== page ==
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The Science Behind the Story: InterstellarNet
Edward M. Lerner

Refers to the “InterstellarNet” stories:


“Dangling Conversations,” Analog November 2000,
“Creative Destruction,” Analog March 2001,
“Hostile Takeover,” Analog May 2001, and
“A New Order of Things,” Analog serial, May through September 2006

            InterstellarNet began in musings about a far-future, star-spanning, human civilization.  I presumed the pesky constraints of relativity: no FTL travel.

            One thing led to another … soon I was pondering a comm network that functioned across the light-years.  And, we homo saps being a tad competitive—about interstellar cyber attacks.   

            I’m a computer guy.  I started writing functional requirements for the network.  (As Douglas Adams advised: Don’t panic!  The specs do not appear in any InterstellarNet story.) 

            Human explorers will depart from our solar system with familiar languages, predefined protocols, and ready-made comm gear.  NASA is already hard at work on an interplanetary Internet.   It was more fun to imagine how an InterstellarNet might spontaneously arise—and thrive—among species that initially lack any common language, experience, or technology. 

            At this point, I should mention that I’m not only a computer guy.  Besides computer science, there’s physics and an MBA in my shadowed past.  From that MBA program comes background in economics—also known as the dismal science. 

            Sometimes I play with physics, as in Moonstruck, originally an Analog serial.  As often I play with computer science, as in my cyber-fiction anthology Creative Destruction (some of whose stories, including the title story, first appeared in Analog).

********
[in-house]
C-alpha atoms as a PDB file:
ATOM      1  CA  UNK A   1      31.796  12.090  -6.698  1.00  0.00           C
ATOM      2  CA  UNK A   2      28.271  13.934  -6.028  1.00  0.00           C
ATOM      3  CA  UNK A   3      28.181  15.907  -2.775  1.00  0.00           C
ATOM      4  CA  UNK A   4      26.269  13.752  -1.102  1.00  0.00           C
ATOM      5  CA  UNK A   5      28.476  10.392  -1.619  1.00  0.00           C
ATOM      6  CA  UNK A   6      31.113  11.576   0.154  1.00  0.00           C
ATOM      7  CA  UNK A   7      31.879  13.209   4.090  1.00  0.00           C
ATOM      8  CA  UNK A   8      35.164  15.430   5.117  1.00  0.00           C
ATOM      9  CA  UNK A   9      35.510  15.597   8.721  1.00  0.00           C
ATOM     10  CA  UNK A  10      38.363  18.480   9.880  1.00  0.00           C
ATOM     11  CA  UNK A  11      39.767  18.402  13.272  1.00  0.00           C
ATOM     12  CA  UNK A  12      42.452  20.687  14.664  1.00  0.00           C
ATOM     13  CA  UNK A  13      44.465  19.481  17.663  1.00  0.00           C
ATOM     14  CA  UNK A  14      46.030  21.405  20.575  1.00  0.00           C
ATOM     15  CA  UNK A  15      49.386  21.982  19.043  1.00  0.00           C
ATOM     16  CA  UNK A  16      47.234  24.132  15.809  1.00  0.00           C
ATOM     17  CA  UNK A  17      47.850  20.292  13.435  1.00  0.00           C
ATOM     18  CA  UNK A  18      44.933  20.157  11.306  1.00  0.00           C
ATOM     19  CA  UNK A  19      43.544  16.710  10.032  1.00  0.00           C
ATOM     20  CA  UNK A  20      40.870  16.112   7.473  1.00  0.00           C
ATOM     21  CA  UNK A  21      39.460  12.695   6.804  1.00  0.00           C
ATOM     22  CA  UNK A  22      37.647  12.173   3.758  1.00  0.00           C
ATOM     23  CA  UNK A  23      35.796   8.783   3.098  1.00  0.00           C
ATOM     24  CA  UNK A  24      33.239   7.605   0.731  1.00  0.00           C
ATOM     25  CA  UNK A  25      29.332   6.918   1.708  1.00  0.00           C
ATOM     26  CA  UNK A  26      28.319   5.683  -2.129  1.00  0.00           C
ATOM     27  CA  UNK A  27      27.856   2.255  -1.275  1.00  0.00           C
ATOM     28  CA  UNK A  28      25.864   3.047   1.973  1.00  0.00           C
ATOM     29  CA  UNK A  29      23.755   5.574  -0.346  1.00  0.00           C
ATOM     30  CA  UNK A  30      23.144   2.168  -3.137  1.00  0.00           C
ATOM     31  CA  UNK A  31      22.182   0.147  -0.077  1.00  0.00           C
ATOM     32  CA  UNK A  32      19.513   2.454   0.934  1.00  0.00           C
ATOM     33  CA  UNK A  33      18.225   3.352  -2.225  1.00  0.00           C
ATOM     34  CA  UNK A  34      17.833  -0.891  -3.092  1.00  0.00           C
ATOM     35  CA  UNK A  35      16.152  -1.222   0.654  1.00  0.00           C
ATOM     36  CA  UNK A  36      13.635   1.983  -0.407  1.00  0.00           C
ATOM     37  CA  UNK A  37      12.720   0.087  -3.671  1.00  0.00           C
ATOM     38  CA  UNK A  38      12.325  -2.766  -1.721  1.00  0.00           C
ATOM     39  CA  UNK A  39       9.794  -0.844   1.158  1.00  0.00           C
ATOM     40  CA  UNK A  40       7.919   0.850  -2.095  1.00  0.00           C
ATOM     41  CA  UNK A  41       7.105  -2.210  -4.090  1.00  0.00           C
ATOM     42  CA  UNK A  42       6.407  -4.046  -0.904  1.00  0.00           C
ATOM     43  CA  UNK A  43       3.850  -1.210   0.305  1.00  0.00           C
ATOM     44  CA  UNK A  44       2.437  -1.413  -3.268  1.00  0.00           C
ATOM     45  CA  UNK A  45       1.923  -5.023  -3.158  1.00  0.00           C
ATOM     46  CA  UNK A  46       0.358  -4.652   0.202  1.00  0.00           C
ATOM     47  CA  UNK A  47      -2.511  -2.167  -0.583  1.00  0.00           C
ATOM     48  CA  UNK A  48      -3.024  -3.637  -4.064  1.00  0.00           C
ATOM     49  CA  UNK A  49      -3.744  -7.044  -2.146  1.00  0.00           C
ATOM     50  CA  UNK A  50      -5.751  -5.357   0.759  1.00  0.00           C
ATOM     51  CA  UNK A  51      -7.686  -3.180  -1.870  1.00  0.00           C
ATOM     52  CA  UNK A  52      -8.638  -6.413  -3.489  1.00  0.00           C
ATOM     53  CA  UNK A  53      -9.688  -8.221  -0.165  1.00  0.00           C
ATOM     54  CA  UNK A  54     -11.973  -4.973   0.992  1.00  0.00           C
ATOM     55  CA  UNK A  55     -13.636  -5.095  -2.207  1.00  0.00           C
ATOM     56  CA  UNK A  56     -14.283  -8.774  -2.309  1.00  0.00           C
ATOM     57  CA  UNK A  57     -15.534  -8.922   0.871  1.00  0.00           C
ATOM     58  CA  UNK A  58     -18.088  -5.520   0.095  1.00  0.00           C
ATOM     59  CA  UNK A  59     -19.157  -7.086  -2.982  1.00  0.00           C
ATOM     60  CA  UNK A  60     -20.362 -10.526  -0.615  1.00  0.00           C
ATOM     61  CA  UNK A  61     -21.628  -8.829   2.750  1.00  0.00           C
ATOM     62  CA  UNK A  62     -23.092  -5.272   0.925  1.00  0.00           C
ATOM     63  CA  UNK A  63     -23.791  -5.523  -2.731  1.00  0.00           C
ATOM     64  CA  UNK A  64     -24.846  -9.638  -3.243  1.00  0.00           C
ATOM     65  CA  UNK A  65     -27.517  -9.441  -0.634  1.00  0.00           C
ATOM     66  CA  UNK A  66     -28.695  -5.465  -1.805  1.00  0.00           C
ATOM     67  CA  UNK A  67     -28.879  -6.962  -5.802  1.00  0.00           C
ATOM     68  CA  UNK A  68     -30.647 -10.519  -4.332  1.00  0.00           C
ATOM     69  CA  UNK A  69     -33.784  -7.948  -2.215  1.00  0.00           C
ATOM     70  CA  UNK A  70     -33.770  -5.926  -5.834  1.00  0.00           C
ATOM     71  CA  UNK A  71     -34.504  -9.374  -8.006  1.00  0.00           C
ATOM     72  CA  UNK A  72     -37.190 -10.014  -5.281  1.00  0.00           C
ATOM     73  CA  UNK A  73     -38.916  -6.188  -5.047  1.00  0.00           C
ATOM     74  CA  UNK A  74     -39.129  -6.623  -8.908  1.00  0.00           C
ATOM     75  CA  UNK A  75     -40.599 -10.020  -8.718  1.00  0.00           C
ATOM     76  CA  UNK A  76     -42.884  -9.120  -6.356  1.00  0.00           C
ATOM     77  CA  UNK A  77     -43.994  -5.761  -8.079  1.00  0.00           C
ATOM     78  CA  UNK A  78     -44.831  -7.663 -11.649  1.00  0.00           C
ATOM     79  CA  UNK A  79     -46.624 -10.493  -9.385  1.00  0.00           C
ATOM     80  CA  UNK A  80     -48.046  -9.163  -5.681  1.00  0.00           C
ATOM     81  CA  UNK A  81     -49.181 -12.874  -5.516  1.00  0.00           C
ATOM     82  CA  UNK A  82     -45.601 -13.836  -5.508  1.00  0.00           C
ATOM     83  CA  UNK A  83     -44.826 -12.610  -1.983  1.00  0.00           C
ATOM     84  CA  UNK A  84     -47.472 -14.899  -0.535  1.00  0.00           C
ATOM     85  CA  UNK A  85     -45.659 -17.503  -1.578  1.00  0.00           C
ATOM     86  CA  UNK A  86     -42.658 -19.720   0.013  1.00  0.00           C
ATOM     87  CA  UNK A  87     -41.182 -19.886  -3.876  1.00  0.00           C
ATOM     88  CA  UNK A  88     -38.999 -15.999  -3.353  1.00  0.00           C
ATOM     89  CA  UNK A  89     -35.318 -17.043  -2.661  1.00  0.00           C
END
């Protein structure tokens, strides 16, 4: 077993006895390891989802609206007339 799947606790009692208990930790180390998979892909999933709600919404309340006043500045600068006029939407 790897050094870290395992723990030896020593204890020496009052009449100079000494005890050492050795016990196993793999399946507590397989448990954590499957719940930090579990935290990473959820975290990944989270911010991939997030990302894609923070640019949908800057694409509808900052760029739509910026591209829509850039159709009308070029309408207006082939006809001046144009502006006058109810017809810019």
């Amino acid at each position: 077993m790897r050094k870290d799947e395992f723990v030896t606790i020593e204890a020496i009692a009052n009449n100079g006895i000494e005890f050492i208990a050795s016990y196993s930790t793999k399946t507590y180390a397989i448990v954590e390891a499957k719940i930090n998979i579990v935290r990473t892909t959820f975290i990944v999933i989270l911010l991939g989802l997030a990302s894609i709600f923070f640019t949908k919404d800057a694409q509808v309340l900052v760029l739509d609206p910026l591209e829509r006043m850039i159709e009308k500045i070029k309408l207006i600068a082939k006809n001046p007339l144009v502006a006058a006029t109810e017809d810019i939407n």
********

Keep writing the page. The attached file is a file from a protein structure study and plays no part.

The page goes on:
InterstellarNet lets me play with all three sciences. 

            I’m hardly the first SF writer to wonder how distant species might establish communications.  Nor am I the first to suggest that the universality of physical laws would provide common ground.  (H. Beam Piper’s “Omnilingual” did the latter way back in 1957—in Analog’s precursor, Astounding.)

            The InterstellarNet series opens in “Dangling Conversations.”  Three different sciences suggested their own challenges.  On the physics side: What, exactly, do math and science let us and ET say to each other?  On the computer side: How, exactly, would a meaningful message be encoded between absolute strangers?  On the economics side: Why would humans persist long enough to establish a dialogue with aliens light-years distant (or they with us)?   

            From its inception in “Dangling Conversations,” InterstellarNet was a commercial entity.  Limited to primitive communications, that early commerce involved barter.  

            A generation later, the series moves on to “Creative Destruction.”  (That’s the famous phrase of a largely obscure economist, Joseph Schumpeter.  It refers to the often brutal efficiency with which markets reallocate capital from mature technologies to emerging ones.  In an example from after Schumpeter’s time, think: mainframes, then minicomputers, then PCs, and now, perhaps Internet-centric applications.) 

            So … imagine we’ve learned to converse effectively (albeit slooowly) with our neighbors in other solar systems.  They know things we don’t.  They have wondrous capabilities like mature nanotechnology.  To what lengths might some people go to obtain that technology, even after government bans its import because nanotech would be too disruptive or dangerous?  Once everyone knows how to barter with the four-eyed, many-tentacled neighbors, who can stop the unscrupulous from violating such bans? 

            Time passes.  Technologies converge as an increasingly rich trading language and the increasingly robust comm infrastructure accelerate everyone’s progress.  Years-long Q&A becomes tiresome.